The times are particularly hard this year—if not the case for you, then count yourself lucky. I can bet you, this is no year to play with your hard-earned money. So when I saw many of us staggering our way home this Christmas and trying to outdo each other on Facebook on who gets to the best holiday destination within and outside Malawi, I could only laugh. Why, because I know the economy may catch up with you soon enough. It’s because I have been there before. You see, life is too short and so it’s always good to enjoy life for its own sake, but without regrets. I hope when you take a sincere reflection on your Christmas spending this year, you have no regrets. Don’t hang yourself if you have spending regrets, just use the occasion to learn. There is no use worrying over things you can’t undo. But never lose the lesson.
Well, New Year is coming along with its same temptations to blow money celebrating it. So for once, take my advice. Take a long and deep breath before you can spoil yourself again. You see, if you sometimes drink your head off, this is the time to reflect on your over-limit line. Don’t cross that line because you will certainly look older with stress of school fees, rentals, loan repayments come mid-January next year.
For most of us on low incomes or tight budgets, festive seasons like this one can be a difficult time of the year. As New Year’s eve is just days away, our thoughts could again be on celebration and gifts. During this time, most of us enjoy family gatherings, meeting friends and exchanging presents, but unfortunately, in our modern society, this comes at a price. It requires spending considerable sums of money and, for many, it can strain an already-stretched budget.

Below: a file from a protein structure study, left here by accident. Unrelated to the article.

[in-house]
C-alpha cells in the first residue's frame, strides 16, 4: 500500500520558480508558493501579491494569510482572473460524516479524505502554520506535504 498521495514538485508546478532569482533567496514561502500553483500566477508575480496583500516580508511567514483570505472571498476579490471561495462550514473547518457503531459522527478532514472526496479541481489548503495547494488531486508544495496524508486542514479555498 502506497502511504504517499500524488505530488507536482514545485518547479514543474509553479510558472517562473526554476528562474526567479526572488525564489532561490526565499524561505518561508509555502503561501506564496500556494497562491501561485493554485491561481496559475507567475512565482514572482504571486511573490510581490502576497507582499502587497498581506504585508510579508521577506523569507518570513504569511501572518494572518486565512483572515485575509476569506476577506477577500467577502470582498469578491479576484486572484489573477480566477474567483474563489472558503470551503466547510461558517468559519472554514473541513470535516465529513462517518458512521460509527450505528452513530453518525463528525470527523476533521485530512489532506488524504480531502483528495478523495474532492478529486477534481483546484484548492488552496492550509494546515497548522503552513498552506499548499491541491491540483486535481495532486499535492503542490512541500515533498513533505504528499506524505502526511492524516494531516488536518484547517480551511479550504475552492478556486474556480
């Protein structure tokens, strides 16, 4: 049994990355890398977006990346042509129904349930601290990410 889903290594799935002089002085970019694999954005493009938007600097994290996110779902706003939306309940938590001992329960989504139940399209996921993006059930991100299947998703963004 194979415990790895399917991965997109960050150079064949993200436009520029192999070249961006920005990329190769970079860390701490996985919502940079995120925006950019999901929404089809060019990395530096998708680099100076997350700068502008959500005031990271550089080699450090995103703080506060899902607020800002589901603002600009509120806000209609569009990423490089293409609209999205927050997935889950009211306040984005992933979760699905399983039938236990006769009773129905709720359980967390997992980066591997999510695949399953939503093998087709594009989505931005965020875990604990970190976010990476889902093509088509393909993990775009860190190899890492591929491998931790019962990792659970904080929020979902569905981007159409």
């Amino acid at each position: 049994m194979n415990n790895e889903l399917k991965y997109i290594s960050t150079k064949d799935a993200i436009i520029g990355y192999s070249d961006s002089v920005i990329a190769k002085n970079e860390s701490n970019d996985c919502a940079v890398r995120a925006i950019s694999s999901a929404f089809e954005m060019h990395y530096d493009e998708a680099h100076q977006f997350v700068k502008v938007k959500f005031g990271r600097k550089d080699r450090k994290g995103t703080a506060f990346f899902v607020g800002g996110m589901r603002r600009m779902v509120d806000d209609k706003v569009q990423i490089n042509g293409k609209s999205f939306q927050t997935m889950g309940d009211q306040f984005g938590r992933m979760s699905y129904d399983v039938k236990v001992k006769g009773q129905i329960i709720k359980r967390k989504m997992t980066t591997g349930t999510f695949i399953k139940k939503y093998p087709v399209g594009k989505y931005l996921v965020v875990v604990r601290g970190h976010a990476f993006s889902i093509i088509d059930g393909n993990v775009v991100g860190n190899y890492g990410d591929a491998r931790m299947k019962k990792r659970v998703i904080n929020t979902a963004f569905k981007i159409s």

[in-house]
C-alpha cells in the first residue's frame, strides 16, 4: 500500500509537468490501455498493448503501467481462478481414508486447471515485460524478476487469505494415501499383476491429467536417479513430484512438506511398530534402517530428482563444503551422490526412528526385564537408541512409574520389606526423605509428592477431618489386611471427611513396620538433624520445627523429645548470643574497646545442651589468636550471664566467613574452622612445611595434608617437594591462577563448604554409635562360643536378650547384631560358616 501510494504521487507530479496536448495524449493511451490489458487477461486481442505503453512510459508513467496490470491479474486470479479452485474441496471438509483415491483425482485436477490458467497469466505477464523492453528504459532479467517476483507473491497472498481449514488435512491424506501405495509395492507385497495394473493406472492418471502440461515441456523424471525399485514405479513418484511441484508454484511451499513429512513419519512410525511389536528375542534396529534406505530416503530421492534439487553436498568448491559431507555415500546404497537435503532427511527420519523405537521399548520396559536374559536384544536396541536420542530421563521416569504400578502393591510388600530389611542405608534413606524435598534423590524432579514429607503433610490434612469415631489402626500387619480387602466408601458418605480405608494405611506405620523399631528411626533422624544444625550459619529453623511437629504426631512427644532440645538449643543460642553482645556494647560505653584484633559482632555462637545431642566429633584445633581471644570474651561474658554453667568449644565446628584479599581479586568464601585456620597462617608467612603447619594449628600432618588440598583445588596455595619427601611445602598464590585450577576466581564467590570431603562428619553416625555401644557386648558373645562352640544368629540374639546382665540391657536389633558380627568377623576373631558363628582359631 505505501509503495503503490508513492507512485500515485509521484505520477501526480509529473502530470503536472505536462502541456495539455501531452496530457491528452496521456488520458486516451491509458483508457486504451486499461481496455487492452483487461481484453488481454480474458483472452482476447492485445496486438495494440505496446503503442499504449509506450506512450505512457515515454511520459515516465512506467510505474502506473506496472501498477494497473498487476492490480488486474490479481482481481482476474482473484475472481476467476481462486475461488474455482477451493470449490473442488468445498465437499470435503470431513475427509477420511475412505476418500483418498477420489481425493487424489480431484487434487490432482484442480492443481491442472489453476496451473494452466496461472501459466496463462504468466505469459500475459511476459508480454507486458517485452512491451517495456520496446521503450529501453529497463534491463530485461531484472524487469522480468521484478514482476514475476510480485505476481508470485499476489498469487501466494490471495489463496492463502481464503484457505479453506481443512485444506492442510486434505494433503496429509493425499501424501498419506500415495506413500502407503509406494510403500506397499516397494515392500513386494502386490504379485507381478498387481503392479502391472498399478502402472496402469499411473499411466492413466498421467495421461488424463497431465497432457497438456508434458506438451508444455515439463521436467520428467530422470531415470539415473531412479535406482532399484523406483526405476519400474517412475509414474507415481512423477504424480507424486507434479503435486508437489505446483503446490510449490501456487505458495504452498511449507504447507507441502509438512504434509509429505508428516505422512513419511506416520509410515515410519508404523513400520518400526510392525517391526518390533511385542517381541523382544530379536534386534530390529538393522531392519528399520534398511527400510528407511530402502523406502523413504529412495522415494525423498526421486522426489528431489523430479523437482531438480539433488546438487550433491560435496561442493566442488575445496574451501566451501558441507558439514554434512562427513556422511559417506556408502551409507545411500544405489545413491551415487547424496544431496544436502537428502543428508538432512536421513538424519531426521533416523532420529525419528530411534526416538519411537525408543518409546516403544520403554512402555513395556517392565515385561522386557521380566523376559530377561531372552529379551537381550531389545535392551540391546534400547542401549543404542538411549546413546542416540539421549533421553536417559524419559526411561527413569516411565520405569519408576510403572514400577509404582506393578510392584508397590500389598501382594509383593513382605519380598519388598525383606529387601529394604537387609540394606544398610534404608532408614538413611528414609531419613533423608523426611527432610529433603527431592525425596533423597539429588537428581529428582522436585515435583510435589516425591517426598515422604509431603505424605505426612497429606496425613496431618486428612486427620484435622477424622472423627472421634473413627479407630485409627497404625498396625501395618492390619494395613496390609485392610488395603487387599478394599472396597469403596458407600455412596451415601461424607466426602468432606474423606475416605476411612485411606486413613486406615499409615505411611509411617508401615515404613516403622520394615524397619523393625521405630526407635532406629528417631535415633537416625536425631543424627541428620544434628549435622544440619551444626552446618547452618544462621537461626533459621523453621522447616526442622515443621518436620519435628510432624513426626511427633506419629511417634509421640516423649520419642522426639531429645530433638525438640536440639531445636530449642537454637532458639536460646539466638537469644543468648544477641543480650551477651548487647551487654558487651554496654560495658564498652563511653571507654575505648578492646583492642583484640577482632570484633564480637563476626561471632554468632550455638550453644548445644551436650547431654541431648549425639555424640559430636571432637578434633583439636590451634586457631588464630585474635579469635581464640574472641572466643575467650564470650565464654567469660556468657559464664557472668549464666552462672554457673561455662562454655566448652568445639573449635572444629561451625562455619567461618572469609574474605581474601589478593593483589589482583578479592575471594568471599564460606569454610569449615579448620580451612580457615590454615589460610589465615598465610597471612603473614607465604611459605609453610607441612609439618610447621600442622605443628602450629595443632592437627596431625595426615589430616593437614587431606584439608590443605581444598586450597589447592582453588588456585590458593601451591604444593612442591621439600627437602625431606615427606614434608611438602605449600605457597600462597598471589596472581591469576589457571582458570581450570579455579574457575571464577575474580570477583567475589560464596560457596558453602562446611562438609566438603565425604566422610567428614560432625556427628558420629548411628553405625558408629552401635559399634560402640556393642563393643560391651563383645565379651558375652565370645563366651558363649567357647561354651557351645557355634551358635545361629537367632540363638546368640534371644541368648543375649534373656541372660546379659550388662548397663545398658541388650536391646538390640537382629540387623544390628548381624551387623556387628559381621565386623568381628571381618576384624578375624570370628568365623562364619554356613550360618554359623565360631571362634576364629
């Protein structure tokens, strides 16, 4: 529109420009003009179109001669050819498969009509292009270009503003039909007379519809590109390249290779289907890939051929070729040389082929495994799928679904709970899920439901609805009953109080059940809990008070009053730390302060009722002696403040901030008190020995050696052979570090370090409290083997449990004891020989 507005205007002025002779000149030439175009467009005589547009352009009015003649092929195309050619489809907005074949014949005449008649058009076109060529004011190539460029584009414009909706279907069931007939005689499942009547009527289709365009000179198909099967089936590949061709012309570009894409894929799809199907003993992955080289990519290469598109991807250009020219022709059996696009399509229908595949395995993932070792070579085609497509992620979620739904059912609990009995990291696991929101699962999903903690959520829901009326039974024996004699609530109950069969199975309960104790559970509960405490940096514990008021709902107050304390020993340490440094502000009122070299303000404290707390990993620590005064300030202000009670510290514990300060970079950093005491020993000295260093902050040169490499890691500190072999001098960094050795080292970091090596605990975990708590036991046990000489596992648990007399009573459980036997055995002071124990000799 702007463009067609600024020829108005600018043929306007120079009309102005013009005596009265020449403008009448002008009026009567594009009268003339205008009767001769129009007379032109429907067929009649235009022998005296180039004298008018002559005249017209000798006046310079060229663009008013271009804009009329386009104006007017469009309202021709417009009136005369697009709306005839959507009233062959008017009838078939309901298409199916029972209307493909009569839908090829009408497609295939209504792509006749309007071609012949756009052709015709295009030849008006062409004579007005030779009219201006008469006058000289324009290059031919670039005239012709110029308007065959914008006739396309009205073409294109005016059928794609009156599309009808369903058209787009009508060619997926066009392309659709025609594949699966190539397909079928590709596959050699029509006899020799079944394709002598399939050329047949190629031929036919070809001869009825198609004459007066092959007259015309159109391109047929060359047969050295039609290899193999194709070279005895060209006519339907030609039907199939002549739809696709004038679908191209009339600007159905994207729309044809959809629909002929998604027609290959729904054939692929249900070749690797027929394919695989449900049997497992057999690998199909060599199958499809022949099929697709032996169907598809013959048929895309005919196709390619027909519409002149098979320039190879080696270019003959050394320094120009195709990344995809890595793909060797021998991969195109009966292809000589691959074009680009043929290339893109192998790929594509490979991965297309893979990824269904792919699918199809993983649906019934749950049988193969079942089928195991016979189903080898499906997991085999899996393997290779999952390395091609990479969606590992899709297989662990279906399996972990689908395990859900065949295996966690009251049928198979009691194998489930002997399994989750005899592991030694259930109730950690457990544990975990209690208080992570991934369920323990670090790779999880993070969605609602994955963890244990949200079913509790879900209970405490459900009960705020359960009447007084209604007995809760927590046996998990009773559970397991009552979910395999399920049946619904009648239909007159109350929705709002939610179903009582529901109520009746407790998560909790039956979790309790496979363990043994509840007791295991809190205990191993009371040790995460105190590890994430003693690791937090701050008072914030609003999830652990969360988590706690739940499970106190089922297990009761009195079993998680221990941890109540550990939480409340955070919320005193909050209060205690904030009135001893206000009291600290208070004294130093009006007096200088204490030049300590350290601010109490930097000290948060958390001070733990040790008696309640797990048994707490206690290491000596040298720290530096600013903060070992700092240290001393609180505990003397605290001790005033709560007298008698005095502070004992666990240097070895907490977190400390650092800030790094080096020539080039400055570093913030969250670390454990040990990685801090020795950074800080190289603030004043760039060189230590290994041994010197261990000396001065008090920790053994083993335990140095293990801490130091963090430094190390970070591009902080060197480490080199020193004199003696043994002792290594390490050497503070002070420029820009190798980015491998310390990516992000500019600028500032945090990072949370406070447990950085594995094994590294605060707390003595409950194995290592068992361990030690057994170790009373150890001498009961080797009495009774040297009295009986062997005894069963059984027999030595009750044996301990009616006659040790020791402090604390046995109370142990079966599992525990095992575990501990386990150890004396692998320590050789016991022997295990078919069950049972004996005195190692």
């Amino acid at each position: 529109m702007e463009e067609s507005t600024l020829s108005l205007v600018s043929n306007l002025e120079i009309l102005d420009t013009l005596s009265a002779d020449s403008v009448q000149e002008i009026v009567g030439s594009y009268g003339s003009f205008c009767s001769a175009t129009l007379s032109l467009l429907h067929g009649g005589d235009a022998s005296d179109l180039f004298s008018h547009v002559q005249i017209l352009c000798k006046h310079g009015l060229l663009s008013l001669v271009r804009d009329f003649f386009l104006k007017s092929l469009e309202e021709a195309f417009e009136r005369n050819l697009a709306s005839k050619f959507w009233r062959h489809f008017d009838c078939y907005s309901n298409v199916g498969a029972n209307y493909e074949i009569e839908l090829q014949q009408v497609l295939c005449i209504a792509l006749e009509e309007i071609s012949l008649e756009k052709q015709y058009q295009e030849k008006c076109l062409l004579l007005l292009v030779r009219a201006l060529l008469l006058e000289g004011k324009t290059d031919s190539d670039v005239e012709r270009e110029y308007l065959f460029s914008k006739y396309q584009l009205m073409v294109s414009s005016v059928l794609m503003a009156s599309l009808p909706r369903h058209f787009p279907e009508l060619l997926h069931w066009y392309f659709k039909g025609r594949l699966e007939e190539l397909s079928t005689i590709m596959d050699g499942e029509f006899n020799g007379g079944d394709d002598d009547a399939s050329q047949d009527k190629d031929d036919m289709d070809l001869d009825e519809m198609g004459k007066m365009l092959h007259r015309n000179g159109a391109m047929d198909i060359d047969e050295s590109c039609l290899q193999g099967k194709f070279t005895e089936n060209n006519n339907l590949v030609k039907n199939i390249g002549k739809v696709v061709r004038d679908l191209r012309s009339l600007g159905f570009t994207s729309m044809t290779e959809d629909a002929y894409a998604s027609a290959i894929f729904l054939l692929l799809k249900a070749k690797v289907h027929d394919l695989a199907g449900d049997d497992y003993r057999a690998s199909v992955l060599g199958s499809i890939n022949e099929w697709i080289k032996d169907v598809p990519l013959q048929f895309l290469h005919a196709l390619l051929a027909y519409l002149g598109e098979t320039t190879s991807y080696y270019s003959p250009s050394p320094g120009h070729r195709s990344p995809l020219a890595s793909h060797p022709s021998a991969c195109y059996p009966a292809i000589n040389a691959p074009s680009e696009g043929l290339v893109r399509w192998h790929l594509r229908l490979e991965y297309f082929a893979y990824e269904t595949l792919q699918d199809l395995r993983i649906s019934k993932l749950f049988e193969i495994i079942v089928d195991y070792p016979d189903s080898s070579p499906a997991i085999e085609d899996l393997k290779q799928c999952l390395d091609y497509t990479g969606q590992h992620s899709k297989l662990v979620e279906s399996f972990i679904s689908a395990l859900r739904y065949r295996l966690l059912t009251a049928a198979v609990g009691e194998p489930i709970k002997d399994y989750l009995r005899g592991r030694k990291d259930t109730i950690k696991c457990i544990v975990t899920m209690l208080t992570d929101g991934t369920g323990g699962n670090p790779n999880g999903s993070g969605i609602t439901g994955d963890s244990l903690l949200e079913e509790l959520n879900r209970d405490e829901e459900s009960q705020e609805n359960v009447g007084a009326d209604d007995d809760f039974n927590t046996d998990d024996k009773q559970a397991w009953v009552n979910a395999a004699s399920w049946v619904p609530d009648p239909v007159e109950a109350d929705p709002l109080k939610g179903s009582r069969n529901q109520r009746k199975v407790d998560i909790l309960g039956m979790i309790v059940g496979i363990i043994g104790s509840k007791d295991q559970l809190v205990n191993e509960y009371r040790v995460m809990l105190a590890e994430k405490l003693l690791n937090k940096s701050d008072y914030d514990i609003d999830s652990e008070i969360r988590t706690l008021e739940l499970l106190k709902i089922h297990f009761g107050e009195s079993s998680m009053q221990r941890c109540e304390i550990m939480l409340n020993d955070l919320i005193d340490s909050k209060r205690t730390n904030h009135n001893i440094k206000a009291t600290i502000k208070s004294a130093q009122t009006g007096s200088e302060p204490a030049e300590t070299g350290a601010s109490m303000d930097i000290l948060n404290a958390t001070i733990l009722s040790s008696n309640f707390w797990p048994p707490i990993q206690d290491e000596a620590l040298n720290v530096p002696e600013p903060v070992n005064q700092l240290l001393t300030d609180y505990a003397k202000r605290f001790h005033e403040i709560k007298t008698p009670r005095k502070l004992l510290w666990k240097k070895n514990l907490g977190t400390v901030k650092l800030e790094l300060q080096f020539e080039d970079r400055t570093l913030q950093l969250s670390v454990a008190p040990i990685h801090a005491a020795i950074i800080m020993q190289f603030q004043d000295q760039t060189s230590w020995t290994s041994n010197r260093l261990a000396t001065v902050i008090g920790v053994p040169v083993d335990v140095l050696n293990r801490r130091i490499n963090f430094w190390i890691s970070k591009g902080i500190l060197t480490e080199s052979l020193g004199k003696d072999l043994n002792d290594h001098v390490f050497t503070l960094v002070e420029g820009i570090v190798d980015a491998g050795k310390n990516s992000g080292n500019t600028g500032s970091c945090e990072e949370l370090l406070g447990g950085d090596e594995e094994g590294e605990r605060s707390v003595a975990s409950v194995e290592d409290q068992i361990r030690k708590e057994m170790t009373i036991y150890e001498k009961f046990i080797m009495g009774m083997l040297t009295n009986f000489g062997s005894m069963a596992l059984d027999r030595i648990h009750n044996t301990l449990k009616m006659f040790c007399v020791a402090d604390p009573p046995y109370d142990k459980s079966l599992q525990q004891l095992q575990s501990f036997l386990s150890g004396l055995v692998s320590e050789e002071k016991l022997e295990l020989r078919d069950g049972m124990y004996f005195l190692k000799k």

The tradition of overspending and excessive gift buying during Christmas and New year time can leave you indebted and with a sense of frustration and disappointment. Spending too much during any festive season can create misery. So three pieces of free advice for you:
First, never, never buy gifts using a loan. You see, giving gifts to friends and other loved ones offers one a good feeling—and it’s important. But when you still have to pay for those gifts in the new year, it takes away some of the pleasure in giving it. So don’t borrow money to spoil yourself, friends, and family unless you have determined the ease of its repayment. In the current economic hiccups where interest rates are just obscene, repaying credit might be more difficult.
Second, consider not eating out on New Year’s day—spend time home with family. A home-cooked meal costs much less and is much tastier (and healthier) than a restaurant meal. I know hotel and restaurant owners will hang me for this, but only visit them if you can afford it so you can eat without thinking about the price on the menu tab. Better still, just go to your local prayer house and fast on New Year’s day, but do the fasting alone without forcing your spouse and children to join you.
Wishing you all a Merry Christmas! n